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A navy ship berthed at the Naval Base Alamy Stock Photo
Domestic Violence

Defence Forces begin investigation into why sailor was not dismissed after assault conviction

Petty Officer David O’Gorman of Castlecomer, Co Kilkenny has been convicted of assault charges relating to an incident where he attacked his former girlfriend.

THE DEFENCE FORCES has commenced an investigation into why a sailor convicted of assaulting his former girlfriend has not been dismissed from the Naval Service. 

Brigadier General Rossa Mulcahy, Assistant Chief of Staff of the Irish military, arrived in the Naval Base this weekend after Defence Forces Headquarters were alerted to the issue.

Mulcahy, one of the country’s most senior officers, was despatched by the Chief of Staff Lt General Seán Clancy to discover why no proceedings for dismissal have taken place.

In the wake of protests around a separate case involving soldier Cathal Crotty last week, military leadership has also issued a directive that all internal discipline cases involving military personnel who have appeared before the civilian courts should be expedited.

It is understood that all brigade commanders have been asked to report any ongoing cases to Defence Forces Headquarters.

Naval Service case

One of the live cases is that of non-commissioned Petty Officer David O’Gorman, 37, of Drumgoole, Castlecomer, Co Kilkenny who has been before the courts on assault charges relating to an incident where he attacked his former girlfriend. 

Local publication Limerick Live first reported the court appearance of O’Gorman last August.

A report on the website said that the boxer appeared before Judge Tom O’Donnell, the same judge who gave Irish Army Private Cathal Crotty a suspended sentence last week. The judge will retire from the bench this Wednesday. 

Evidence was given in court that O’Gorman, who is a heavyweight boxer and has competed with the Irish Naval Service team, attacked the woman during an argument.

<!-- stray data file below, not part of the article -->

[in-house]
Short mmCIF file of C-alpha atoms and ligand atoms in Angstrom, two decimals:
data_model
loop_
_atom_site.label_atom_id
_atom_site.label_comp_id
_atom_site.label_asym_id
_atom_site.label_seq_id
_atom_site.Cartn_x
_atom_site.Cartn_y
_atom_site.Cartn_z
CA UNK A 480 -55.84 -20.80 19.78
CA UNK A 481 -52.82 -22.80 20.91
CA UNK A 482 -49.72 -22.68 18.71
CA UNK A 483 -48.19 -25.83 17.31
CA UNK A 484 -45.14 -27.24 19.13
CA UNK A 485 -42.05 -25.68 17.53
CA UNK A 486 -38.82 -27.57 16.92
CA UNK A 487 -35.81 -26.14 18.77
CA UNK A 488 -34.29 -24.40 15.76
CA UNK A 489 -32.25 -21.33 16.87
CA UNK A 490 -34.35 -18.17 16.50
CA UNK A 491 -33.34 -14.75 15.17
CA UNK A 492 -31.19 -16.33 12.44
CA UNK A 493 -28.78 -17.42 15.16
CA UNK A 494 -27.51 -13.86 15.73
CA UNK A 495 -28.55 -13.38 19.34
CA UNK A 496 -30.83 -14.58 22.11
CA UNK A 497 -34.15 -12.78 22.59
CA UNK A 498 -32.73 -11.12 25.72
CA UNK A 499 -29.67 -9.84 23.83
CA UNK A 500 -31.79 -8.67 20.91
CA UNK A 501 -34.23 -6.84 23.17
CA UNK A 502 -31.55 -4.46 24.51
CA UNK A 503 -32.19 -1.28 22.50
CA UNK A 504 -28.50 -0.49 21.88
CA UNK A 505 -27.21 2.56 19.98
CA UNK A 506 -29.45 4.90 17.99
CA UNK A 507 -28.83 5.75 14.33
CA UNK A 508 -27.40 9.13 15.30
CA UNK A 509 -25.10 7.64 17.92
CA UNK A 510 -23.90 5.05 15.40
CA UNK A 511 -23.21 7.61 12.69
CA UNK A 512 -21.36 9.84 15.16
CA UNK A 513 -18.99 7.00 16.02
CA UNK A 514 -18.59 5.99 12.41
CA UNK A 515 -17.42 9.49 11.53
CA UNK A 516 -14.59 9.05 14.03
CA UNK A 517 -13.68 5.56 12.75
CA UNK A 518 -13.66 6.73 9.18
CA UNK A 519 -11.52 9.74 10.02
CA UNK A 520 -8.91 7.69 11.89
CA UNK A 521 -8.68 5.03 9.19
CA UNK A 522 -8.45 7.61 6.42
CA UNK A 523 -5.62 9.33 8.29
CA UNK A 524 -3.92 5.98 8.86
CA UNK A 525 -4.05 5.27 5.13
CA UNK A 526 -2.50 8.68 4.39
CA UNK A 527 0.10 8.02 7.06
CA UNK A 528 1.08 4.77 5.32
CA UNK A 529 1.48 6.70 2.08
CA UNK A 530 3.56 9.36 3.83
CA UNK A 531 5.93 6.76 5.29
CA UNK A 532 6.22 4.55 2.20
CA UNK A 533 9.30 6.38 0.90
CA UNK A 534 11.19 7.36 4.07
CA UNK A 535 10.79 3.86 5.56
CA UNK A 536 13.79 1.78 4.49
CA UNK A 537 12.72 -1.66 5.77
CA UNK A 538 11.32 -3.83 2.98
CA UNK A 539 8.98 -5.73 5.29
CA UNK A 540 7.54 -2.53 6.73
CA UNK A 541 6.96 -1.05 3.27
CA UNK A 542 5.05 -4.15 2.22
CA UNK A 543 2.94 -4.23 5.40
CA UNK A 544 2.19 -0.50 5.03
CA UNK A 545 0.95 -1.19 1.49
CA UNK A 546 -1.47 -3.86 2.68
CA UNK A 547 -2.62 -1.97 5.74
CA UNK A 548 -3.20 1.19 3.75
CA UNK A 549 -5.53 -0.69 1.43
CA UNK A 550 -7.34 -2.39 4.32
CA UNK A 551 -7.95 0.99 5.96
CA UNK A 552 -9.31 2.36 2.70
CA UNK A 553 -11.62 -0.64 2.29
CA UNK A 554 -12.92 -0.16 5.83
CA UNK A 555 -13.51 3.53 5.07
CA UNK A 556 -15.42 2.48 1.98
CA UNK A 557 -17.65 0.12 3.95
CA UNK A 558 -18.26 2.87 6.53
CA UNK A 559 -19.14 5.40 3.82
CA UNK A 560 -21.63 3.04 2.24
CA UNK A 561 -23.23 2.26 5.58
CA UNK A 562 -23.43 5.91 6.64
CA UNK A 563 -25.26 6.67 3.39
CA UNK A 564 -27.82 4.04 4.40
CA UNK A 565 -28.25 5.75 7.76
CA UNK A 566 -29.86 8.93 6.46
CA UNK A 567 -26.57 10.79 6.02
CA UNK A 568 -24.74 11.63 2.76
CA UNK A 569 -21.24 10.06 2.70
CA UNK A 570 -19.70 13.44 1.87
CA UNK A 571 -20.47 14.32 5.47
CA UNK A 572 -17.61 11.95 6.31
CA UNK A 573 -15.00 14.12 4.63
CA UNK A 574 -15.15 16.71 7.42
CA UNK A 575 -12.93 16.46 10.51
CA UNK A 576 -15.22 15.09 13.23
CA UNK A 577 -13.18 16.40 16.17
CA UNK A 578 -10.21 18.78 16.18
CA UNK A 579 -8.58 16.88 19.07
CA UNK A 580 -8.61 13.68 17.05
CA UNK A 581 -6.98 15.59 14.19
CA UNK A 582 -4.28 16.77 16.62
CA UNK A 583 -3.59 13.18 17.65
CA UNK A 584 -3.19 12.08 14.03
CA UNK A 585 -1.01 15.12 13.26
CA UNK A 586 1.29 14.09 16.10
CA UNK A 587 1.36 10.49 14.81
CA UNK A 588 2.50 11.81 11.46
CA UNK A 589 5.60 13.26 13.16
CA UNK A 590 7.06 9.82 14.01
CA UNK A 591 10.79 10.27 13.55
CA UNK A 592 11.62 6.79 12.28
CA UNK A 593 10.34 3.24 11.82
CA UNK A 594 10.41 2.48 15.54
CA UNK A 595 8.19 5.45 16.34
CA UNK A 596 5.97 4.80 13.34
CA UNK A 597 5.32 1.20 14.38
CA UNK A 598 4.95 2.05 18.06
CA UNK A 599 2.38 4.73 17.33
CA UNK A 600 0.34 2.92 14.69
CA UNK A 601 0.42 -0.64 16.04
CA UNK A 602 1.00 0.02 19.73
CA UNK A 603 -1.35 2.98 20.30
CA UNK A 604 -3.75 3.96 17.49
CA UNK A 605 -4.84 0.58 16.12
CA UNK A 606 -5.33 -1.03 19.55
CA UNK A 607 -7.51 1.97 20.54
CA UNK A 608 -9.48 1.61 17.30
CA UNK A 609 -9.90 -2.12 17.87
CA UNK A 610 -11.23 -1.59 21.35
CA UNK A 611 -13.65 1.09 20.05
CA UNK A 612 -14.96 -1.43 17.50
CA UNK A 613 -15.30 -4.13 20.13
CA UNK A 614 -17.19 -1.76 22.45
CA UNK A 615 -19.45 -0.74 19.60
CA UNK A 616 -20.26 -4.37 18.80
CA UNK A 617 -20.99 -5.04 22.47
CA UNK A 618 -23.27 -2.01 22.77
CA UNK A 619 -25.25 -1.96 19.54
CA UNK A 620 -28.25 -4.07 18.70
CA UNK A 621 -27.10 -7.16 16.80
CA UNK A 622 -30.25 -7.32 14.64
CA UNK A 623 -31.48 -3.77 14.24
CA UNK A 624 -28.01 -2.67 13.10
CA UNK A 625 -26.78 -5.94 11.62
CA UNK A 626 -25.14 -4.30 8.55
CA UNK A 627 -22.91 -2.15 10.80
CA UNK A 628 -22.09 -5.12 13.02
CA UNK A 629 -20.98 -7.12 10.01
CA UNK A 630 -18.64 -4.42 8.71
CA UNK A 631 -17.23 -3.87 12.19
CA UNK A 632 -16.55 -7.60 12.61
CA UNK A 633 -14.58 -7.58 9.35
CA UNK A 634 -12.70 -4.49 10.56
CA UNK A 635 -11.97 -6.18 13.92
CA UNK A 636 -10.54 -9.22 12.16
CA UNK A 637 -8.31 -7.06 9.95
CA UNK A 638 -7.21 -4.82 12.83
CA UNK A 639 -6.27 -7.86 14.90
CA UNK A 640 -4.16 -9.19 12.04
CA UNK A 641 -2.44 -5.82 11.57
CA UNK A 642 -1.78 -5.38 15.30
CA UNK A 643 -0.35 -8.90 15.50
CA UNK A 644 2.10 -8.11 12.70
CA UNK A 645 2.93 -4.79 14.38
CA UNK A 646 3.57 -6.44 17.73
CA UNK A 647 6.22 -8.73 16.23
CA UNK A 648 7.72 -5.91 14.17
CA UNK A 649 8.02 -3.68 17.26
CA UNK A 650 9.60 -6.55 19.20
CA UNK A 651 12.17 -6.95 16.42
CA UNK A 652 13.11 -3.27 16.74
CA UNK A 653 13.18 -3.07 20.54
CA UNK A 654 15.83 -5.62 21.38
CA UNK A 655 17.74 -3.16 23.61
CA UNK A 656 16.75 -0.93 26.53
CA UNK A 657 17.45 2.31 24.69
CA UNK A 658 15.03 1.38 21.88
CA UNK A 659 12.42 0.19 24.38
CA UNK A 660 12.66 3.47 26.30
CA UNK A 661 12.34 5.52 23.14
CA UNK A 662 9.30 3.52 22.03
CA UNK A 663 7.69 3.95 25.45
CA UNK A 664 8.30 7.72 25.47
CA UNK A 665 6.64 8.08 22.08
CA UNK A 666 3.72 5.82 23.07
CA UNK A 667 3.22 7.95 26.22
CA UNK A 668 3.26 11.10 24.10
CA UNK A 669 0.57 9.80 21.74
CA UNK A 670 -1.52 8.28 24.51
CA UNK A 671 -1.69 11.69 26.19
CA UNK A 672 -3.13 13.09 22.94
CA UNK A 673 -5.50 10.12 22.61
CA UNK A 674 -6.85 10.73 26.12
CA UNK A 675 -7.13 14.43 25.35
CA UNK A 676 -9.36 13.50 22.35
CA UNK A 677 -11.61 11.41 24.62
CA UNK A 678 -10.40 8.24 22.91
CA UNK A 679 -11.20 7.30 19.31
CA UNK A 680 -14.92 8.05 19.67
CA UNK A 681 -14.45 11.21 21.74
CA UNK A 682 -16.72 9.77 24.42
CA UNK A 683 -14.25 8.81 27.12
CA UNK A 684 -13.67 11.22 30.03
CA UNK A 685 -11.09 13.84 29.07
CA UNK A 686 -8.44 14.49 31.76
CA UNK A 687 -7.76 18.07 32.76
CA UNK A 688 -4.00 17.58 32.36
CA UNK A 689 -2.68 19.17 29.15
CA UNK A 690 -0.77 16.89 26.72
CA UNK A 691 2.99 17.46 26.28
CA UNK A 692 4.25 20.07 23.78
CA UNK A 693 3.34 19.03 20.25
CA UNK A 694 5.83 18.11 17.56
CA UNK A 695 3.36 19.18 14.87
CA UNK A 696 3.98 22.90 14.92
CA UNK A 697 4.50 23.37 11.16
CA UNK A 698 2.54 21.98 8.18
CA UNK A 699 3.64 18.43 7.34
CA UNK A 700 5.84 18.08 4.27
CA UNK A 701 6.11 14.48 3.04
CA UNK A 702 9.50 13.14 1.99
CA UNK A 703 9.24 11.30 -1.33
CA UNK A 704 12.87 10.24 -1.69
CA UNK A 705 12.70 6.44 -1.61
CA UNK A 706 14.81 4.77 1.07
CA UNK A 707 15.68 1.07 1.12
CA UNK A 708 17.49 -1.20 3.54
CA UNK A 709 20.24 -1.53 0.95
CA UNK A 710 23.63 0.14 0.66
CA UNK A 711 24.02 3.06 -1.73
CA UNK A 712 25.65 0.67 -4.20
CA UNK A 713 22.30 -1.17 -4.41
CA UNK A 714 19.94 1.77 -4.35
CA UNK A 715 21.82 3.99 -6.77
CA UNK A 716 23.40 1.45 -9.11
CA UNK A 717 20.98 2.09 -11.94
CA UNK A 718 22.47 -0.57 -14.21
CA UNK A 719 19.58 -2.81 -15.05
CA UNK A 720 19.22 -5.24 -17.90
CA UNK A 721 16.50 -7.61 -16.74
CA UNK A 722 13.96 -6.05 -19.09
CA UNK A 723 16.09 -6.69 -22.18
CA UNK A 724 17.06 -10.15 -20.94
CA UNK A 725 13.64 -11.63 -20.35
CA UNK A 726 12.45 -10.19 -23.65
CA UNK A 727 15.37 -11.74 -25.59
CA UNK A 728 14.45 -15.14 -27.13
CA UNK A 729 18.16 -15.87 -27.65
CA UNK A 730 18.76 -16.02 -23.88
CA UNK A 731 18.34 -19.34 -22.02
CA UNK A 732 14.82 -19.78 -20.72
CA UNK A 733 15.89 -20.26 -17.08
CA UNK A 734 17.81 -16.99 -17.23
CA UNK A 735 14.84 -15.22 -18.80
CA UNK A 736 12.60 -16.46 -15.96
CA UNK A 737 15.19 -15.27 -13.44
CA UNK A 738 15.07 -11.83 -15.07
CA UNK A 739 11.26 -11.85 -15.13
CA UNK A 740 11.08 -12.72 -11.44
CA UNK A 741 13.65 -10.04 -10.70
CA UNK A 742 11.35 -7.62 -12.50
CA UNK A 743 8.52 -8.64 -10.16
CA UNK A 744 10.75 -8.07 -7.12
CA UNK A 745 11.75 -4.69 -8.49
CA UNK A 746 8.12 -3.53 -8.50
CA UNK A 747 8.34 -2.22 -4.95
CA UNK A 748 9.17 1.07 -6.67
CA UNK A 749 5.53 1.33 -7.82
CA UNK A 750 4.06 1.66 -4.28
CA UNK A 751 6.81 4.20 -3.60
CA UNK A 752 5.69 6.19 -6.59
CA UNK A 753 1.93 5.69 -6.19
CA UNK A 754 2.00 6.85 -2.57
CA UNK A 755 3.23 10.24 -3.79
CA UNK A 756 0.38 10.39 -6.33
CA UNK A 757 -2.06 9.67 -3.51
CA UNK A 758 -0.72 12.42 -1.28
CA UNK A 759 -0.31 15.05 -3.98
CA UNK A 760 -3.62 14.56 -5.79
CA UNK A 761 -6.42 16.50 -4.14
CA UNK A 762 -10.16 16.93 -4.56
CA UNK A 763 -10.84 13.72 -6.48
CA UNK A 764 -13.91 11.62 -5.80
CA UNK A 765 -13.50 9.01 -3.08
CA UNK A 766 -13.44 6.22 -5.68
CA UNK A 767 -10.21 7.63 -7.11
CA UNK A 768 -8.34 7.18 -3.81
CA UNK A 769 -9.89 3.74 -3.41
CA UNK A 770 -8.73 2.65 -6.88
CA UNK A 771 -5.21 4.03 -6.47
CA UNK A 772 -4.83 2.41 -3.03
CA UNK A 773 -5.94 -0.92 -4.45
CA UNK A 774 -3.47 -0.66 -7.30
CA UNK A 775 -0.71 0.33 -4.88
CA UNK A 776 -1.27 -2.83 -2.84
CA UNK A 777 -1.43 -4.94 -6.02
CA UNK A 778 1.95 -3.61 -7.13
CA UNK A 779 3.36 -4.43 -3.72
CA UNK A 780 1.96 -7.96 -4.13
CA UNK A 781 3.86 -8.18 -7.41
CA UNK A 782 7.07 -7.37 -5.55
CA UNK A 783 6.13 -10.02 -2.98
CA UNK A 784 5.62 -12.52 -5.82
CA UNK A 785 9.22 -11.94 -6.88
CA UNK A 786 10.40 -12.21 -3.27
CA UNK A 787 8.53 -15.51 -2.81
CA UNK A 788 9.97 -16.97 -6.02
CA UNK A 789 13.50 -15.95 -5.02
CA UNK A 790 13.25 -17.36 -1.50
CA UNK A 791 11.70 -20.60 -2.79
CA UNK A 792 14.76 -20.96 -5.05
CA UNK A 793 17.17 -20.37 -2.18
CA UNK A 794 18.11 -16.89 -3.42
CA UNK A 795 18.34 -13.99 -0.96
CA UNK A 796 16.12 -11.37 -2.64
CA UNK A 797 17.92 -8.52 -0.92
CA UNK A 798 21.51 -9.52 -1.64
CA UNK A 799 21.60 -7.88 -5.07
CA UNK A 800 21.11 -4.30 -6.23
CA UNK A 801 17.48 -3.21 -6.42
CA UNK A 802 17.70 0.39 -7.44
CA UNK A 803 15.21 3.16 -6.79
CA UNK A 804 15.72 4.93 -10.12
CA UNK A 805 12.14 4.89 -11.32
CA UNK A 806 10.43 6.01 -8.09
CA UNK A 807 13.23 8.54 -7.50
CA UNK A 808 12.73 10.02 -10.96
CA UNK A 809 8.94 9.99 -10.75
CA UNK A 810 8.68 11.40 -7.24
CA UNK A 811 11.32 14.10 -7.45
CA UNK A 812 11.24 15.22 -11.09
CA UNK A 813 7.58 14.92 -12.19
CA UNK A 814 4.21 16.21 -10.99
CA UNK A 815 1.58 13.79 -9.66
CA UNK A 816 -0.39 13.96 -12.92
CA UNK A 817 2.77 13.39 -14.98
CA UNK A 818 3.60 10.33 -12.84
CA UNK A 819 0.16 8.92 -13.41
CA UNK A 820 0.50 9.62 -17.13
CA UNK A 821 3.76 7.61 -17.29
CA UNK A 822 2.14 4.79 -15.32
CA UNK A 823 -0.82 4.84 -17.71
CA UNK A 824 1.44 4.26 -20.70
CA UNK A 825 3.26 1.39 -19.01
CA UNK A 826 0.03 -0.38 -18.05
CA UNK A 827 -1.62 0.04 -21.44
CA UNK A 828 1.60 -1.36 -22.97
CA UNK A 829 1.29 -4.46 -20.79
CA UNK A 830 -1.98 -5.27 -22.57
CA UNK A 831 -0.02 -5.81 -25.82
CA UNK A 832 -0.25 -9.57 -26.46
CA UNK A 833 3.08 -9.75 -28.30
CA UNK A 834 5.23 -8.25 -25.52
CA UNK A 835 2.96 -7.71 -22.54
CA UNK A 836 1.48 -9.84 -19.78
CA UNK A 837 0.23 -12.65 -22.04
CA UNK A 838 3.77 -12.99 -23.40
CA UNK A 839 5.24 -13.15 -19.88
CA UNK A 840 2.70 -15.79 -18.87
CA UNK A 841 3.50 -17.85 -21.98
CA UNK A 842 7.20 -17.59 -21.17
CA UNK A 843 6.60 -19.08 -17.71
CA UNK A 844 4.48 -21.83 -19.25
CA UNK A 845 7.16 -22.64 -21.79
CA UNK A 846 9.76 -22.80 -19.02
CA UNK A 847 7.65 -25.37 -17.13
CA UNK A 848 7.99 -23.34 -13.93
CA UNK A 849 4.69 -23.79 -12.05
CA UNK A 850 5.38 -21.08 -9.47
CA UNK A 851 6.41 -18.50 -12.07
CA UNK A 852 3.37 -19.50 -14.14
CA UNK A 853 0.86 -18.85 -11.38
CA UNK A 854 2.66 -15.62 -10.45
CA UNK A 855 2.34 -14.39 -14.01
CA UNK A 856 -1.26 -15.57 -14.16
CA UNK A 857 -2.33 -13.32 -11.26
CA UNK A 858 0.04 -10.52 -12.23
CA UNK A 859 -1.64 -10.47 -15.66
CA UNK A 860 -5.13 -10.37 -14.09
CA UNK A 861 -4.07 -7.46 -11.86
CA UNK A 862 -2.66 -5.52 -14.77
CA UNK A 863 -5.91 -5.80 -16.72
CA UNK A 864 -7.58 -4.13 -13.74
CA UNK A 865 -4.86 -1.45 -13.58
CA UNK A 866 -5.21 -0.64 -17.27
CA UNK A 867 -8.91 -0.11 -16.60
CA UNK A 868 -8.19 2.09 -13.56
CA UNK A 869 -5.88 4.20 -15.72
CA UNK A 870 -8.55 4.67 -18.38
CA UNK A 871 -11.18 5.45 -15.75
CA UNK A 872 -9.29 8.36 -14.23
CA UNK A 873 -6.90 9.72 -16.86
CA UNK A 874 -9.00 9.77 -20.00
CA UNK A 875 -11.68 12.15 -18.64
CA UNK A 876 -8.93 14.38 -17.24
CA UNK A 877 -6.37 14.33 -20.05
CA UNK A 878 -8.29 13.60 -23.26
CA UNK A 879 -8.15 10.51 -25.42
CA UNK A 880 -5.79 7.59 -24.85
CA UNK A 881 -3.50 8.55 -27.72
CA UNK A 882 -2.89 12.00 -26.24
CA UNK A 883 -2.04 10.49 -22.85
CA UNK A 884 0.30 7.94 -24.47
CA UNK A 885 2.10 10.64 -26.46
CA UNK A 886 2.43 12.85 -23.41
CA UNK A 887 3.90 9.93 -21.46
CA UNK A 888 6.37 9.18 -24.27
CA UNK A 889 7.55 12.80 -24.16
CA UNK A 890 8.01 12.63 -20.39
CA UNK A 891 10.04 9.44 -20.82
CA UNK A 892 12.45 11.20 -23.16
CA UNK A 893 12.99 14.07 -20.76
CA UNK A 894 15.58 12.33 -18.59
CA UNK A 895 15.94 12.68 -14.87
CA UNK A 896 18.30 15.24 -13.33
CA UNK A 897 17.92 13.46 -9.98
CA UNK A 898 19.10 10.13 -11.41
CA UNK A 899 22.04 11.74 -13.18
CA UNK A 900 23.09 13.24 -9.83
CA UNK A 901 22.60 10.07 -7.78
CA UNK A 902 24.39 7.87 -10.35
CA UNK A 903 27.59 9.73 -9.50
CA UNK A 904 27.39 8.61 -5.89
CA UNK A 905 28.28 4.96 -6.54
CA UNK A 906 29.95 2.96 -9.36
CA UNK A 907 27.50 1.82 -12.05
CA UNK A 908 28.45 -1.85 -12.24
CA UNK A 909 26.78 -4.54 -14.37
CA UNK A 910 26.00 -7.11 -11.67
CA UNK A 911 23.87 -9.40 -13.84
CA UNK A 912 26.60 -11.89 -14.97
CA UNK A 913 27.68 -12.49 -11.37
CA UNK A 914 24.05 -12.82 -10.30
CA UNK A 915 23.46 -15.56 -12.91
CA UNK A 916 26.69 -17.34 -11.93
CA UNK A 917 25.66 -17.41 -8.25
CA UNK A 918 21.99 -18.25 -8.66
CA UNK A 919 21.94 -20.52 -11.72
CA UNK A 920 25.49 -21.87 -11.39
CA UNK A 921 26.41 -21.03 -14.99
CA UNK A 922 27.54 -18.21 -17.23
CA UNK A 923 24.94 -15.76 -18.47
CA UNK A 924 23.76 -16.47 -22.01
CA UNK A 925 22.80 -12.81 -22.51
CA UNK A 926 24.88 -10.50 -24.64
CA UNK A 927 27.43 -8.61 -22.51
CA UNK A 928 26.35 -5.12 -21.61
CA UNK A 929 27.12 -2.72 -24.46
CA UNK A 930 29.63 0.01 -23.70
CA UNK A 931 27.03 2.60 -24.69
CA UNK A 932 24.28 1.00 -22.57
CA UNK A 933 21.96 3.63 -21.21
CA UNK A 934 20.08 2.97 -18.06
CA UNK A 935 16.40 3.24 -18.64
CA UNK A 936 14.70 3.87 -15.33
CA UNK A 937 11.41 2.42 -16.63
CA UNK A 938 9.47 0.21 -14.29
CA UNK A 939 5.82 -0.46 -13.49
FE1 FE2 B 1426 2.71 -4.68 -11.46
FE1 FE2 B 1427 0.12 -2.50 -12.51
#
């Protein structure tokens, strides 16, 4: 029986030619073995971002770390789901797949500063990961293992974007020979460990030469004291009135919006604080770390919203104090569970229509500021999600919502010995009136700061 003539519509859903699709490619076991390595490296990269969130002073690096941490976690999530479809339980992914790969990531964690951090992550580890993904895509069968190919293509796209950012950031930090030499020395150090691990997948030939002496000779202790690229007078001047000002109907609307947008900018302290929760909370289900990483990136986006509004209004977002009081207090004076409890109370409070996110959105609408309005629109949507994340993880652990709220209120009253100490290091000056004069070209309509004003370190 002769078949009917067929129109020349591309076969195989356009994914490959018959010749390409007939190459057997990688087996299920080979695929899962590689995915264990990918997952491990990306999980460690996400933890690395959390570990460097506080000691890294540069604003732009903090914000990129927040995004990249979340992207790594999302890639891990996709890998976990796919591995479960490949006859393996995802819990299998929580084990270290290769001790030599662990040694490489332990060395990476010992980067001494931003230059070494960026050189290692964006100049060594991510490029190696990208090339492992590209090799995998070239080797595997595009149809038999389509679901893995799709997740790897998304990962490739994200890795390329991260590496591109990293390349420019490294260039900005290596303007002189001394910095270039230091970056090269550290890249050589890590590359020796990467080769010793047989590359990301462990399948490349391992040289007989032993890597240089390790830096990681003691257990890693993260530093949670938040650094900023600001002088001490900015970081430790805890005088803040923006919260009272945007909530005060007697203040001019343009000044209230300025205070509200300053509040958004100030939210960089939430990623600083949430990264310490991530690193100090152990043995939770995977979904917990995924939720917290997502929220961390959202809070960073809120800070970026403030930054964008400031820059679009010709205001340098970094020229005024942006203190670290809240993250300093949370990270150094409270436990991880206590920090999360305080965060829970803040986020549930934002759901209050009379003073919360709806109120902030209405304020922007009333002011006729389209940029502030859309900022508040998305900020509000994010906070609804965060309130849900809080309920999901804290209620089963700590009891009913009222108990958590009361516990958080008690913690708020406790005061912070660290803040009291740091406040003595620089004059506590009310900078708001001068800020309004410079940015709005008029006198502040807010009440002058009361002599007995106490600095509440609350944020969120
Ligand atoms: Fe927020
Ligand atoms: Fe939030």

Judge O’Donnell was told that O’Gorman pleaded guilty to the offence, which happened in May 2020.

In her victim impact statement to the court, the victim said that she was left bleeding from the face and that she was afraid to smile because she felt that it would show how the assault injuries had deformed the area around her eye.

Judge O’Donnell would suspended O’Gorman’s sentence for the assault after he paid compensation to the victim last November.  

Following the conviction, O’Gorman returned to duty in Haulbowline Naval Base which is based in Cork Harbour. He is still serving with the Naval Service. 

Military regulations for a courts martial require a certificate of conviction in order to determine the fate of serving members who are convicted of a criminal offence in a civilian court.

Sources have confirmed that O’Gorman was brought before a senior officer in the Naval Service in a process that is known as being “paraded”, which marks the beginning of the disciplinary process. 

Sources have said that in the case of O’Gorman, the certificate of conviction for the case involving his former girlfriend is not yet in the possession of the naval legal section.

A source familiar with the process of obtaining such a document said that there are certain limitations for employers obtaining this type of formal confirmation. 

It is understood that the Courts Service do not routinely issue the certificate to employers on an informal request basis.

At times, the process requires an affidavit to be sworn before the courts.

A source said that one alternative could be for a request to be made for confirmation of a conviction from the Director of Public Prosecutions. 

Defence Forces response

Asked about the case, a statement from the Defence Forces said there is no place for “gender-based violence, abuse or any form or inappropriate behaviour” by members, on or off duty.

It added that the force “unequivocally condemns any actions by serving personnel that are contrary to military regulations or that do not reflect our values”.

The Defence Forces added that a conviction in a civilian court “has implications” for the continued employment of a member of the military. 

“Once due process has been completed in a civilian court of law, it is then a matter for the relevant Defence Forces authorities in accordance with military regulations.

“In the case you refer to, an administrative process is ongoing and the Naval Service has engaged with the Court Service in that regard.

“For this reason, it would be inappropriate to make further comment on this matter at this time. The Chief of Staff is preparing a report at the request of An Tánaiste,” the statement concluded. 

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